Close to the entrance is a small temple built into the rampart wall. I dont remember seeing any deity inside however close by was a little sculpture..

..of Lord Hanuman. Looks more like a running baby Hanuman.

That's the main gate of Chandriki fort. Looks like even this fort was taken over by Nizam's forces.

Within the fort is a stepped well, grand like other wells we saw in Gurmitkal. In fact we saw another well on the outskirts of Chandriki village. This particular well could be 400 years old. May God protect this region, may the water level remain this way always.

So much of planning and work have been done for water - and they have survived until now.

A mantap or a royal shelter. Over the well's water was a weaver bird nest (see inset).

We make our way to the fort's temple, its a big temple. The temples are high and have a fort like quality. This was no ordinary temple, looks like treasure was stored here for safe-keeping. This is the main entrance with a big arch.

The second gateway with a smaller arch.

The temple's mukhamantapa ~ verandah. Notice the detailed panel above the lintel.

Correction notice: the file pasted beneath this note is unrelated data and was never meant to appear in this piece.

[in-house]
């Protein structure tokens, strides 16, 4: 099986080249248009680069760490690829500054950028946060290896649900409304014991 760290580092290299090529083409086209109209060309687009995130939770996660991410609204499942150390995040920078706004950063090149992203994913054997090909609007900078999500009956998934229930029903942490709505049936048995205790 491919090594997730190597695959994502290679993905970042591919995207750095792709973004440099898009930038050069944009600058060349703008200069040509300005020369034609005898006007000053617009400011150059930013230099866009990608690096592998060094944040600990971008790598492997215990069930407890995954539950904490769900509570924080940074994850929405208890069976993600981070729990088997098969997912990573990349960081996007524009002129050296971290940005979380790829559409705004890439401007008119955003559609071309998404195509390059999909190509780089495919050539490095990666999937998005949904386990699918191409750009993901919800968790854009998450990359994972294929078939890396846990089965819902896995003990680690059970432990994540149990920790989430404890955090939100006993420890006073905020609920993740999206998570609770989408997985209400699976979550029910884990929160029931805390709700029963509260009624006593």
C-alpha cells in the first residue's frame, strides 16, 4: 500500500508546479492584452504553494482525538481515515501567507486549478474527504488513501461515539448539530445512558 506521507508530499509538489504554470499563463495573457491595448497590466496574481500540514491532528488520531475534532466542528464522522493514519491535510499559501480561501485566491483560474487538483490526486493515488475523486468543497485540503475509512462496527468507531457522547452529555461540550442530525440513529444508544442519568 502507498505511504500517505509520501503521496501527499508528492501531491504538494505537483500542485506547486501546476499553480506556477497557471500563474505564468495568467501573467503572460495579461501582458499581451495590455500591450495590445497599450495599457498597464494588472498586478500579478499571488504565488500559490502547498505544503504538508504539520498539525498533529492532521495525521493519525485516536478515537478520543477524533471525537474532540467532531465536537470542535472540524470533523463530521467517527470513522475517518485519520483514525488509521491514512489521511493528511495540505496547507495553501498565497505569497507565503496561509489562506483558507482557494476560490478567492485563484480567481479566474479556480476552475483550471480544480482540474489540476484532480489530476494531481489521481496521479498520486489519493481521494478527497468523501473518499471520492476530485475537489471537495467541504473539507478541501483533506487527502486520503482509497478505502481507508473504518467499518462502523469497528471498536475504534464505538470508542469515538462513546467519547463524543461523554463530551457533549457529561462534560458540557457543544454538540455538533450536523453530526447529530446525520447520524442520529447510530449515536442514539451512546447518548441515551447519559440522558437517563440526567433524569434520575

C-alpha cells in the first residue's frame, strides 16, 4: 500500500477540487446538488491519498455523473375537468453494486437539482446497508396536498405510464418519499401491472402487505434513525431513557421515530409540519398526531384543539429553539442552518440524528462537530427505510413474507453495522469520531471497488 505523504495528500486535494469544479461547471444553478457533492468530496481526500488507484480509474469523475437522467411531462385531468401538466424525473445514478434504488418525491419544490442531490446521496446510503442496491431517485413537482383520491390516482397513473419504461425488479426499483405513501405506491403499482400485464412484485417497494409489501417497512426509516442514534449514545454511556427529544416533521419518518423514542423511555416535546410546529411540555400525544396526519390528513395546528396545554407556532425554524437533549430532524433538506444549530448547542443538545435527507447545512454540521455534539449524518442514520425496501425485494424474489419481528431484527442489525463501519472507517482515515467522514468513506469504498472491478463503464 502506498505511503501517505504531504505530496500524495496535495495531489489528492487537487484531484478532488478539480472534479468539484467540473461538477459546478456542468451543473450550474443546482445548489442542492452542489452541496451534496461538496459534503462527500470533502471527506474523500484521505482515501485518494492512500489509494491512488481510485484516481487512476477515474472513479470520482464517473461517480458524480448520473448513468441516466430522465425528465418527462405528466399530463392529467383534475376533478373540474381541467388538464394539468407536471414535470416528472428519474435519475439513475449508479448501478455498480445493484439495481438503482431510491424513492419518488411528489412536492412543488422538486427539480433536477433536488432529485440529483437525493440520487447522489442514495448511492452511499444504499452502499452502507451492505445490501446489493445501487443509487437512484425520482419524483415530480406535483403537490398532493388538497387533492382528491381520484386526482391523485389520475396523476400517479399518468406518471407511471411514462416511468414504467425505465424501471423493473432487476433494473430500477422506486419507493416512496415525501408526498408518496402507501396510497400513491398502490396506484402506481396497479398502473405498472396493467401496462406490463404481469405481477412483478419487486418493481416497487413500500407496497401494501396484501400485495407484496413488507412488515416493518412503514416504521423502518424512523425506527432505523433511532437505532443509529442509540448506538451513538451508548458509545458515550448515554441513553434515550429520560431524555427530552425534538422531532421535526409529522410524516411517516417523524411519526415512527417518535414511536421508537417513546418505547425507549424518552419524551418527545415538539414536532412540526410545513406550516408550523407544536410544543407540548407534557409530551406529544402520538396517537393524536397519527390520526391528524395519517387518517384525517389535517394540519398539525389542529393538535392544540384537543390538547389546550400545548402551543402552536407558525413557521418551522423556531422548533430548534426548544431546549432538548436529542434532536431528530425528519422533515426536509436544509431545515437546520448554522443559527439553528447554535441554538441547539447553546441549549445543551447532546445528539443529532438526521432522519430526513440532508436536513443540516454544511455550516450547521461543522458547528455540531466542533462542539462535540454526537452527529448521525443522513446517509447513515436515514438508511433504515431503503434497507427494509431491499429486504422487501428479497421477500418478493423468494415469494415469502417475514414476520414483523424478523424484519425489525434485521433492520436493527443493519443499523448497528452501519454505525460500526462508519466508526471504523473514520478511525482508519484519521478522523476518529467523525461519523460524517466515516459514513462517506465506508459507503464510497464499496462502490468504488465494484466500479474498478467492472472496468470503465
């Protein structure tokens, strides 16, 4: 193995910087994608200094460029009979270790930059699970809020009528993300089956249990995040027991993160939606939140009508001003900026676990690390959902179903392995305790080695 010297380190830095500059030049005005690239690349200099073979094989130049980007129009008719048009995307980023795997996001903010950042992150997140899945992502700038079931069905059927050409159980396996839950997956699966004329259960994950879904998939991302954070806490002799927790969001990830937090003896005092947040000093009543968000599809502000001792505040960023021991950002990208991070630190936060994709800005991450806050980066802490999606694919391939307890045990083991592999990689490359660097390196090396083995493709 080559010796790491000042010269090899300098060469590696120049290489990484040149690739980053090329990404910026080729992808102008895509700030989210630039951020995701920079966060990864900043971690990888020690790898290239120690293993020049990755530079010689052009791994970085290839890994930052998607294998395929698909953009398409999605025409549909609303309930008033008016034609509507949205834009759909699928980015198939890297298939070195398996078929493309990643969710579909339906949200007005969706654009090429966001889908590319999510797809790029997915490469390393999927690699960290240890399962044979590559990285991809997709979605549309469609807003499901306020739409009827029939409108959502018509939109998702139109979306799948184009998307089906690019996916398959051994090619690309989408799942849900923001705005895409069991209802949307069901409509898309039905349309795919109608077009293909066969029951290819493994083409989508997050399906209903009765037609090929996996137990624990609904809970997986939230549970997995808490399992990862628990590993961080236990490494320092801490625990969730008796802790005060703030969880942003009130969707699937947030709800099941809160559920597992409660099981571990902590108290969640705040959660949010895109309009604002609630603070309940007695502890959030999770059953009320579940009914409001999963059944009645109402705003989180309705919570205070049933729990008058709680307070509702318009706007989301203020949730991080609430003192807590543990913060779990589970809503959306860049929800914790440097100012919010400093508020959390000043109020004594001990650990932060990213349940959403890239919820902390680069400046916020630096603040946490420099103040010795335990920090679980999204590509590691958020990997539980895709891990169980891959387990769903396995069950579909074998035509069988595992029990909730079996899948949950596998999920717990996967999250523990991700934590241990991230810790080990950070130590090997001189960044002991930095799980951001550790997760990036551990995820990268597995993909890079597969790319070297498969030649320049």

In the Garbhagudi was this simple looking Shivalinga, lit by setting sunlight. Normally you see east facing temples but here at Chandriki we have a west facing temple. One other such temple is at Siddanakolla near Badami.

A large Basavanna in the Mukhamantapa. Within the temple walls was a pair of oxen taking a break after a day's work, they were feeding on hay. Those ox were just like the Basavanna here.

Isn't the stone ox similar to the flesh and blood ox, especially the head?

Again nothing much remains within the fort. With light fading we decided to leave. Back at the fort's entrance.I wonder if earth for constructing these walls was sourced locally.

Nearby in the field was a half buried ancient sculpture.

Back to the cab, we drove towards Gurmitkal. Papanna Alegar insusted we stop at Khasa Matha and meet Swamiji. Yes, Sir.

A week later when I was back home Papanna Alegar had called me to tell about the desecration of Shiva Linga at Chandriki fort. They said the miscreants had dug up the Garbhagudi floor in search of buried treasure and in the process Shiva Linga and its pedestal was disturbed and damaged. They said the news was reported in media and people were on looking out for those miscreants. This had to happen just after my visit! In their point of view- a stranger visited our temple and this happened. Is that stranger involved? Anyway, I'm in touch with my friends on phone and sent them pictures. I believe that incident has not colored my friends' minds.

Chandriki fort coordinates:  16°51'51"N   77°26'45"E